Lee "Roy" Lovett - Piano
Al Hall - Bass
"Butch" Ballard - Drums
Bob Brown - Tenor and Alto Sax
Wynne Records, Inc. WLP 110
From the back cover: The complete musician – performer, arranger, conductor and writer. This is Lee Lovett.
In his native Philadelphia, where Lovett began studying piano at the age of five, he is considered one of the top ranking musicians in the area. He did arranging for most of the top local Philadelphia dance bands in the mid-forties, and left to enter the big band scene in New York around 1945.
Lovett arranged for the Randy Brooks Orchestra, Lucky Millinder, Tab Smith, Mercer Ellington and Erskine Hawkins, and helped Cat Anderson form a swing big band in 1949.
It was about that time that Lee Lovett decided to enter the recording field, and started handling sessions from Atlantic, Herald, Mercury, Columbia and RCA Victor. In 1952, he joined forces with the great Johnny Hodges and Al Sears, to form one of the finest combos of that era, the "Castle Rock" group.
It was during this period that the talented Mr. Lovett wrote such pop hits as "Can't I," "After The Lights Go Down Low," and "Why," and "All At Once." He also organized a big Afro-American band to produce albums of pop American tunes with Latin rhythms for RCA Victor and Columbia Records.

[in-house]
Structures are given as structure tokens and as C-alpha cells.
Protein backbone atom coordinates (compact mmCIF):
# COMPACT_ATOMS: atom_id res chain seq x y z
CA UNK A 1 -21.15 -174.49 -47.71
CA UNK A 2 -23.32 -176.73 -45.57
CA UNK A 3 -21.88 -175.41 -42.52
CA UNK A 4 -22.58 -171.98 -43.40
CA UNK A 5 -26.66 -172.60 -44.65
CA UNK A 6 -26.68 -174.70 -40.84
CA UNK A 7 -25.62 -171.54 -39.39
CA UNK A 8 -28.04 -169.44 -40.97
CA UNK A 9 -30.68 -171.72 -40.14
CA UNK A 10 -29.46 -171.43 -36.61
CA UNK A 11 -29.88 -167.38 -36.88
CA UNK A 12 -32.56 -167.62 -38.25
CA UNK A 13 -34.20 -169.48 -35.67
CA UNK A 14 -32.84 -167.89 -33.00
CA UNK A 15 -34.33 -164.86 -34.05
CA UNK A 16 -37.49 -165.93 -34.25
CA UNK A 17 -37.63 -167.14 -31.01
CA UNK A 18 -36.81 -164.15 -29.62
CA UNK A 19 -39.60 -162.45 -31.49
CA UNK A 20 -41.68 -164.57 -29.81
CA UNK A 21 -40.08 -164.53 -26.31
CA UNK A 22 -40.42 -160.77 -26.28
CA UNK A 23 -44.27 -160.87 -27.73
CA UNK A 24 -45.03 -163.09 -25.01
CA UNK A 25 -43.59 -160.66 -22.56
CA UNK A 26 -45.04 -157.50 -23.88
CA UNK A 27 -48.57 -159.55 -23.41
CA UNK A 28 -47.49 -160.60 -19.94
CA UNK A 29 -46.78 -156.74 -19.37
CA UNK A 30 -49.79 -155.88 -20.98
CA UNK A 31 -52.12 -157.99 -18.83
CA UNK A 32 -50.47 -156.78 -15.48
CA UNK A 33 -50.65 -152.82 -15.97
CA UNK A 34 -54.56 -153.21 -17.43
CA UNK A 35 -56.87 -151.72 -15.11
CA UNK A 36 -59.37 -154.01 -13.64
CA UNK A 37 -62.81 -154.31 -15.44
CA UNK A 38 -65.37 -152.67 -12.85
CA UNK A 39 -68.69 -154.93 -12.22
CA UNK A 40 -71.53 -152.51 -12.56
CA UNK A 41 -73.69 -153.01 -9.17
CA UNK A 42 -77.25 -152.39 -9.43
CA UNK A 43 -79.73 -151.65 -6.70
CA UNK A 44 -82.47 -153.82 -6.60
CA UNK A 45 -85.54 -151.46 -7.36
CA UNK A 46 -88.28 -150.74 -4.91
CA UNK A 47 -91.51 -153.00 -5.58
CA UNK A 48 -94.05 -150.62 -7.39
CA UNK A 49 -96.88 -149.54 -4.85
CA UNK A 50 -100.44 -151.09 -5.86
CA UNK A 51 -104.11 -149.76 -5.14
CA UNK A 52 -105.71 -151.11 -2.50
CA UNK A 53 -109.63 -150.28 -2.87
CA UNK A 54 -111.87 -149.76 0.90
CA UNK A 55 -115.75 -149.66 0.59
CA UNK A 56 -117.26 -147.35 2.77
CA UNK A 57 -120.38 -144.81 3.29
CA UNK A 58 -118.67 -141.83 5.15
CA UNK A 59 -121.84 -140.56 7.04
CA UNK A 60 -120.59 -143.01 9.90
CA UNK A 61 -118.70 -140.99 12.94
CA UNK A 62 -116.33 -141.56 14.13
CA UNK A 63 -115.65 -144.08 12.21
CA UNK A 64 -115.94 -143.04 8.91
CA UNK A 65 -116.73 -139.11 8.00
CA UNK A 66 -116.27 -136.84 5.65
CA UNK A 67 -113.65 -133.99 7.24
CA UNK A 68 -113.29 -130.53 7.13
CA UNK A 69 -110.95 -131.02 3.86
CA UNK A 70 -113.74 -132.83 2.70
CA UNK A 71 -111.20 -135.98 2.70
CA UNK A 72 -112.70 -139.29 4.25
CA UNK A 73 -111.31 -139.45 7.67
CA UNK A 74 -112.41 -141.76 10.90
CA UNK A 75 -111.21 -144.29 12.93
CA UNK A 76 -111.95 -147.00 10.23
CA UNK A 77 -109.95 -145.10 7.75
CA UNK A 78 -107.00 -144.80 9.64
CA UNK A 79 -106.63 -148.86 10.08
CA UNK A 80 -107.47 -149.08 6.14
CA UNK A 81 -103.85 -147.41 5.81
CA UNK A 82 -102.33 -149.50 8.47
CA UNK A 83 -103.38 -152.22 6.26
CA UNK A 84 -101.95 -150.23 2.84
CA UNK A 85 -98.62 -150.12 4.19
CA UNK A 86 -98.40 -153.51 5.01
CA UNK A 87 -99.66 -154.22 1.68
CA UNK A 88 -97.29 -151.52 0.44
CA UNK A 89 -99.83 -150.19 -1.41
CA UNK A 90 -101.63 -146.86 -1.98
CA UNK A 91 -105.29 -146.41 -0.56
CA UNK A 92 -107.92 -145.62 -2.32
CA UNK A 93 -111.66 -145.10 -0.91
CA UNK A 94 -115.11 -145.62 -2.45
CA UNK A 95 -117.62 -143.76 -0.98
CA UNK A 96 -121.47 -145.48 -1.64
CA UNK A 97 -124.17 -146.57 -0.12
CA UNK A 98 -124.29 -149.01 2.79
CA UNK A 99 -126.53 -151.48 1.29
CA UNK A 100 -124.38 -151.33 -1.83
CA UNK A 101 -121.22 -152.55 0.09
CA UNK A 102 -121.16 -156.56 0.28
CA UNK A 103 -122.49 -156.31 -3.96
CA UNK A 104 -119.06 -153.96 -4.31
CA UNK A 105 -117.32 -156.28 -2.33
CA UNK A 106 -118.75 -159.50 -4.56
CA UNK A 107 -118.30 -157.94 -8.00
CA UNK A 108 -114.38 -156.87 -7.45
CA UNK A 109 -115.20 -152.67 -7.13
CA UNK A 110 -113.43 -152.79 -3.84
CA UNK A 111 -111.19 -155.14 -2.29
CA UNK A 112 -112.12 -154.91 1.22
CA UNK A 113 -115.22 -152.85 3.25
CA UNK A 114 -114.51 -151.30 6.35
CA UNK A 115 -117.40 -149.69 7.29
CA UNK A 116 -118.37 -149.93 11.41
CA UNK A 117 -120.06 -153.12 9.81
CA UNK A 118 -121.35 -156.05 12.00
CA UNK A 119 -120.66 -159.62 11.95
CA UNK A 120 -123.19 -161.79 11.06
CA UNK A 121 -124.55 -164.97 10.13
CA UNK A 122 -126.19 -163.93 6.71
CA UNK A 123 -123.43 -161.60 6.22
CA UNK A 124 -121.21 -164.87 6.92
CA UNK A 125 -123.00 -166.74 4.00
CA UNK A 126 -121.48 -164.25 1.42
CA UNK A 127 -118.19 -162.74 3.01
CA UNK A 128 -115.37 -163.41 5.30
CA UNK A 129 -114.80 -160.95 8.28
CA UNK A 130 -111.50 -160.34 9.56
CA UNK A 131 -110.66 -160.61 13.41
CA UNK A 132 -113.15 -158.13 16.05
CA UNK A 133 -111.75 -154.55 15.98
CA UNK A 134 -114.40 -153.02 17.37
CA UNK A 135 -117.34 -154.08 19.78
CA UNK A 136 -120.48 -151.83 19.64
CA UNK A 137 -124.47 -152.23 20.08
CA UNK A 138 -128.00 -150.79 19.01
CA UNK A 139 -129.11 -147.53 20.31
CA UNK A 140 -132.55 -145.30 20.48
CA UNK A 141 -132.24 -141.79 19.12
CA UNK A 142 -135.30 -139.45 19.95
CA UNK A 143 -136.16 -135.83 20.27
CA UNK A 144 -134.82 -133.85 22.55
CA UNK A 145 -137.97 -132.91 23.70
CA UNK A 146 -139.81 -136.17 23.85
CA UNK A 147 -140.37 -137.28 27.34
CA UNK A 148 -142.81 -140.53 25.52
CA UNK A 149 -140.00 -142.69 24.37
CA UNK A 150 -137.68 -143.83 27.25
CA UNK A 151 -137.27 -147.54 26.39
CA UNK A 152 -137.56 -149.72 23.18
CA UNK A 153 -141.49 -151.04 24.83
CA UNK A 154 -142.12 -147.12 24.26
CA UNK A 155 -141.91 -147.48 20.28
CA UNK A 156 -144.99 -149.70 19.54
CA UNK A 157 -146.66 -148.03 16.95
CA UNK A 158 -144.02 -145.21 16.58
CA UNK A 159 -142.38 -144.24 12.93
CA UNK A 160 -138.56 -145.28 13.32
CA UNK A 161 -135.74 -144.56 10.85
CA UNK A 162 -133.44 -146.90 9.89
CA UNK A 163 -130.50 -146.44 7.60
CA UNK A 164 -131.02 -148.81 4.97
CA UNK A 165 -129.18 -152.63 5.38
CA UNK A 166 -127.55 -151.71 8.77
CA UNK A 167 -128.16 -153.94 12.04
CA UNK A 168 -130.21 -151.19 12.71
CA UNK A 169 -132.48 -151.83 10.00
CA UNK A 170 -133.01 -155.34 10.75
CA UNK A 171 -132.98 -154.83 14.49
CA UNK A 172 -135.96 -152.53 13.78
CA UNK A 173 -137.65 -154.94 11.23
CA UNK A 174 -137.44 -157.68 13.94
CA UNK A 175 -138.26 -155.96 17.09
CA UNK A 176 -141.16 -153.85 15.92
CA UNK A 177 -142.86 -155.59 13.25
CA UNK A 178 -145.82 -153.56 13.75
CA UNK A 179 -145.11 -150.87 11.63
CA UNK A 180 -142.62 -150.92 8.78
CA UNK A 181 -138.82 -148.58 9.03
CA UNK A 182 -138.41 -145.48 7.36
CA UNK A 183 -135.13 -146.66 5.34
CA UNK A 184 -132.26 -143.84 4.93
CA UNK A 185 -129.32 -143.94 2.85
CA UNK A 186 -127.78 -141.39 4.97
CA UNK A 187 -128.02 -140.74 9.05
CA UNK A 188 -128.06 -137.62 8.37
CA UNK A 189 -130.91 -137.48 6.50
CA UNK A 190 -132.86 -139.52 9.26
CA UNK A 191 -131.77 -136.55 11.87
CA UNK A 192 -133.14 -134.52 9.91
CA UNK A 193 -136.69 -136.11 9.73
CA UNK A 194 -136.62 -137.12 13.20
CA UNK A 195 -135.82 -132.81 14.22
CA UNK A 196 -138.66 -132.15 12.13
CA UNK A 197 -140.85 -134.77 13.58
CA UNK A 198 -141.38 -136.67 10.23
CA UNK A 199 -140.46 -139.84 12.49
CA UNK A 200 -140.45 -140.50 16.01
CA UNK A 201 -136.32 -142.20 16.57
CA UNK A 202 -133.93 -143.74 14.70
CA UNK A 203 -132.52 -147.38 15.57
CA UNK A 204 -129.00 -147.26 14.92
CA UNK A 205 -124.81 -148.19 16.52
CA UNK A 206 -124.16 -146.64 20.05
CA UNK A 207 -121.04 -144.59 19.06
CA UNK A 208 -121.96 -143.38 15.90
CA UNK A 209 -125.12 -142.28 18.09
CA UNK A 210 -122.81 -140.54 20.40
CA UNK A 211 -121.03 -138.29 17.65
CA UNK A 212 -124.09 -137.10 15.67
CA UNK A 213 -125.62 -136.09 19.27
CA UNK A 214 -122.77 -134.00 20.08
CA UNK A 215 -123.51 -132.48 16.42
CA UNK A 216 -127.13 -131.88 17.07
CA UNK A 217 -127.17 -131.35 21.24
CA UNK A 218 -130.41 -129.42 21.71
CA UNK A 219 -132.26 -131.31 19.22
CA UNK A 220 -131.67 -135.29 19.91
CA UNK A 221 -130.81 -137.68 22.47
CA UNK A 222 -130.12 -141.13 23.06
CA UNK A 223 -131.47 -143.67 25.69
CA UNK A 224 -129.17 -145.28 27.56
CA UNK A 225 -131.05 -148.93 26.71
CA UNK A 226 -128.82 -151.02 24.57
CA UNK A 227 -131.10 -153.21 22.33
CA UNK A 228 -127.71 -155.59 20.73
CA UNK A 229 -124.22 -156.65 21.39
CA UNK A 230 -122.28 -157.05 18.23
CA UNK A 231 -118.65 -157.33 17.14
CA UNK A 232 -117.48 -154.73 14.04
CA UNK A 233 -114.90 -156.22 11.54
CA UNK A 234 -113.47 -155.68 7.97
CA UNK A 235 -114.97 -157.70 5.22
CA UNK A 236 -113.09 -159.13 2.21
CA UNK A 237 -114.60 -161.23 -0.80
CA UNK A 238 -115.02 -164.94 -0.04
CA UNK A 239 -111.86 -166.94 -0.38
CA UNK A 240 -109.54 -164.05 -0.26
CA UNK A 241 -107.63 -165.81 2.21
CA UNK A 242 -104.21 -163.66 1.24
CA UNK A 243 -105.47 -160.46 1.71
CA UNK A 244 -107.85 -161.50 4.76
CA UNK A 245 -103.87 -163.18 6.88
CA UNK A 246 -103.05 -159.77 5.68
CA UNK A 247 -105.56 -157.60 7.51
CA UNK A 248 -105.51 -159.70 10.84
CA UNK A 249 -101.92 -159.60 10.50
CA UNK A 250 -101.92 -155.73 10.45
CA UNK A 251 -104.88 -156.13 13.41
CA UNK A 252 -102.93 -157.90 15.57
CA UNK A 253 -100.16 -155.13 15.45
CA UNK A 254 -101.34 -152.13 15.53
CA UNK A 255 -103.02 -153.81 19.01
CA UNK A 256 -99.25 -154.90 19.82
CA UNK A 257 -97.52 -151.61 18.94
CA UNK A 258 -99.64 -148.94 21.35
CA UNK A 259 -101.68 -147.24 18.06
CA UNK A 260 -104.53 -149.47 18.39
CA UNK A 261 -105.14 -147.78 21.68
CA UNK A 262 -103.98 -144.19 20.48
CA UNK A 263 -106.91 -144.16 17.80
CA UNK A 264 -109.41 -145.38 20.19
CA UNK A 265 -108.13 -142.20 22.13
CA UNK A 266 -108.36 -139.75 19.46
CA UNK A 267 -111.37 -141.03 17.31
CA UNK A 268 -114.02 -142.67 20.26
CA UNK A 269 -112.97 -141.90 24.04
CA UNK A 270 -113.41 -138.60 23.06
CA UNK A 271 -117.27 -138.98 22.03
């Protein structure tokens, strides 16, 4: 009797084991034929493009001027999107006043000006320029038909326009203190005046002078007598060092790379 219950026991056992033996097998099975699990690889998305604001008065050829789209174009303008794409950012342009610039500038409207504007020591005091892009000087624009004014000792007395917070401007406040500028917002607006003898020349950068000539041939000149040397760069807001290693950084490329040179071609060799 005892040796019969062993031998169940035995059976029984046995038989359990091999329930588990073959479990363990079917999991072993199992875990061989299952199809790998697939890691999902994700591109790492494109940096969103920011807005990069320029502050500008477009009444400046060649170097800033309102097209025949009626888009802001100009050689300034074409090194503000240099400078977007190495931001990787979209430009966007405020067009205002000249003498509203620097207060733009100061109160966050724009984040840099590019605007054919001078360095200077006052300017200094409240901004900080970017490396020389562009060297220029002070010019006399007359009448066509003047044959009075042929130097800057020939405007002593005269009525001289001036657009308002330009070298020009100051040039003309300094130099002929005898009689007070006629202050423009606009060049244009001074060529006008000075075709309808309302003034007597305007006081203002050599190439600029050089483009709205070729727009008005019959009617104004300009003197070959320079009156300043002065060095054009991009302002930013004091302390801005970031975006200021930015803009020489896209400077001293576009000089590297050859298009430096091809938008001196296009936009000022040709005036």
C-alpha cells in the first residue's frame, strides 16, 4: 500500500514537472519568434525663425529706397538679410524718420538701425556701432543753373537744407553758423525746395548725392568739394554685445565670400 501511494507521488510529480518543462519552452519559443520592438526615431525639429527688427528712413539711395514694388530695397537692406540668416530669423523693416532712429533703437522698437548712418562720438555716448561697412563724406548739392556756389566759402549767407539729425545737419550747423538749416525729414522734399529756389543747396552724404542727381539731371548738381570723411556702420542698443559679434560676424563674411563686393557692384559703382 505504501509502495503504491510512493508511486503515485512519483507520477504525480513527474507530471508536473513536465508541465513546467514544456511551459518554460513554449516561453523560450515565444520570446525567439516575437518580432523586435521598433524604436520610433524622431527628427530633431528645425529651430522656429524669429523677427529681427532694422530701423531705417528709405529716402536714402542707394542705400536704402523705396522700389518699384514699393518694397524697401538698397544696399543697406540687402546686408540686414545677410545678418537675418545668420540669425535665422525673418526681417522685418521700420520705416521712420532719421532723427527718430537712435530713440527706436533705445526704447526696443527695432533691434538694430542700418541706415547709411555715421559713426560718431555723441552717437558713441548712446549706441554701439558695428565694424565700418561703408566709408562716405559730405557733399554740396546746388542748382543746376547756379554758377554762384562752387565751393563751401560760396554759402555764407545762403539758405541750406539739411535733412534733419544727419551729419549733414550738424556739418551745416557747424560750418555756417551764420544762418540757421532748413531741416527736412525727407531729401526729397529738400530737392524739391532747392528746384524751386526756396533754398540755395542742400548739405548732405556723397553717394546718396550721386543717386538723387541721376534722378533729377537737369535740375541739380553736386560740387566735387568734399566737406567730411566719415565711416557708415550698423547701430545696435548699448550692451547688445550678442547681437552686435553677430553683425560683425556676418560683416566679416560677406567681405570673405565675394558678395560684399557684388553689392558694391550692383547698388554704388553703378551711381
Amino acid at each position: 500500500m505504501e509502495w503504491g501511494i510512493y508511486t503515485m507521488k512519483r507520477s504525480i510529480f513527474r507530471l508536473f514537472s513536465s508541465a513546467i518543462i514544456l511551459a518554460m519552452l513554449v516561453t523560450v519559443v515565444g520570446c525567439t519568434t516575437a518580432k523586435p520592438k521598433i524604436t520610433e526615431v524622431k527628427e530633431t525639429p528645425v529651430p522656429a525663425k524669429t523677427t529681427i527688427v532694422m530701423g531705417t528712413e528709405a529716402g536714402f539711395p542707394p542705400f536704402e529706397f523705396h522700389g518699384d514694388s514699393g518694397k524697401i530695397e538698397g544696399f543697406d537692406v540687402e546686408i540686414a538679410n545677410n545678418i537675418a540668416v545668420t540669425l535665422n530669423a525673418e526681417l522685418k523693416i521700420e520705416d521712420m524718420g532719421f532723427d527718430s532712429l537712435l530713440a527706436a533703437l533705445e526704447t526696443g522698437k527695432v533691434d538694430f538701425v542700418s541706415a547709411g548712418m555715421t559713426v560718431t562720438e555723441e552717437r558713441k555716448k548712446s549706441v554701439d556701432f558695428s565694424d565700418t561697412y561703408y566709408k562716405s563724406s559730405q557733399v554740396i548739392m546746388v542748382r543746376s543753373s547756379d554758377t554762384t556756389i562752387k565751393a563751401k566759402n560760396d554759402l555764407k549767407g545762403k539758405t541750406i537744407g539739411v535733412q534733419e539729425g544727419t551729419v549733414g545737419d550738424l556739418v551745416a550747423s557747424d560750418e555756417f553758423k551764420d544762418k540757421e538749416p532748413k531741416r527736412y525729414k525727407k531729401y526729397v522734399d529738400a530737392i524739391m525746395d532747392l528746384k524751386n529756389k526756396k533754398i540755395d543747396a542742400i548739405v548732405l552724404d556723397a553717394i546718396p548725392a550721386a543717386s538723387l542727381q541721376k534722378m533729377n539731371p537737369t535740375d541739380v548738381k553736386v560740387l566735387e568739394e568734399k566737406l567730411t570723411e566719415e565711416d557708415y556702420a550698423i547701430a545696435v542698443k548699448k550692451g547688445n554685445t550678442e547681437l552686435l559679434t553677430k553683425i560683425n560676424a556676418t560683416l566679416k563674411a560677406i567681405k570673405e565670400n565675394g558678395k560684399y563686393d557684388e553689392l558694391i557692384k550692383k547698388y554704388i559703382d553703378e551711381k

A stint in California followed with Clef and Norgran Records, where Lovett worked with Norman Granz, in writing and arranging albums for Al Hibbler, Billie Holiday, Bud Powell, Buddy Rick, and many others.
To continue to list the many accomplishments of Lee Lovett would fill many volumes. It would be impossible to include all in a short synopsis. Lovett is the epitome of talent. As head of the A&R department of Wynne Records, he has shown his many-sided abilities in producing every type of music he is called upon to do.
With the aid of the swinging horn of one of Philadelphia's coming giants in Jazz, Bob Brown on Alto and Tenor, with "Butch" Ballard on Drums, and Al Hall on Bass, Lovett has gotten together as aggregation that puts down a tremendous new sound.
Listen to his impression of such lovely standards as Kurt Weill's "My Ship," and Errol Garner's "Misty," and his own compositions, "Can't I." The treatment he gives to these numbers, as well as to the to the others in this album are truly fantastic.
Take a special listen to "My Funny Valentine," and "Plum Street," and the "ABC Hop," These numbers will definitely prove beyond any doubt, that the Lee Lovett group ranks among the finest in the recording industry. – Sid Pastner
If It's The Last Thing I Do
My Funny Valentine